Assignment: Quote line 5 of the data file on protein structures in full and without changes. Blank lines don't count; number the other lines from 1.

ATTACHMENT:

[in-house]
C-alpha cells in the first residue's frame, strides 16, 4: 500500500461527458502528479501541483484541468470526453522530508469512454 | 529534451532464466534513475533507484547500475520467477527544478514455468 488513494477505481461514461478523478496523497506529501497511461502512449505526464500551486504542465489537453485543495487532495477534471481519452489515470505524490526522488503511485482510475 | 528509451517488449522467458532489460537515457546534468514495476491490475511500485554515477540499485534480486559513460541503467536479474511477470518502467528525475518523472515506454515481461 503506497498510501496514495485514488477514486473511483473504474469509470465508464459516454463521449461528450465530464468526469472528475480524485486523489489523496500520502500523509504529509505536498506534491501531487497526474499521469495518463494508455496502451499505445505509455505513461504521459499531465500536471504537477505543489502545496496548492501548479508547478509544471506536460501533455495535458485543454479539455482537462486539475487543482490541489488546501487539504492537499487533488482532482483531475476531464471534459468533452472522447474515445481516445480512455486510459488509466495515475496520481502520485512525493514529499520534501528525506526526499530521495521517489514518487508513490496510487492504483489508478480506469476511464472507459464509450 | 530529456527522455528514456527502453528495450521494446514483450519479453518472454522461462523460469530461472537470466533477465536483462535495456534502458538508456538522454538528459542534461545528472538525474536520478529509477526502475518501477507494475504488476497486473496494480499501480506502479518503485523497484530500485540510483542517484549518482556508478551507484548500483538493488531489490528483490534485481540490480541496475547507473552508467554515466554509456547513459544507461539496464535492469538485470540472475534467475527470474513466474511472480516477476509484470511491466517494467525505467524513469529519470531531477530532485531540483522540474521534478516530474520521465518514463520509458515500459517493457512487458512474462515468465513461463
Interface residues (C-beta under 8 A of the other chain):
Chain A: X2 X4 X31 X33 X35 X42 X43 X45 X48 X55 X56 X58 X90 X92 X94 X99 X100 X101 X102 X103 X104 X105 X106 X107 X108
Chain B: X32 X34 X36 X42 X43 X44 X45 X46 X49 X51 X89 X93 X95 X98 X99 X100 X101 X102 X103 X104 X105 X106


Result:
Chain B: X32 X34 X36 X42 X43 X44 X45 X46 X49 X51 X89 X93 X95 X98 X99 X100 X101 X102 X103 X104 X105 X106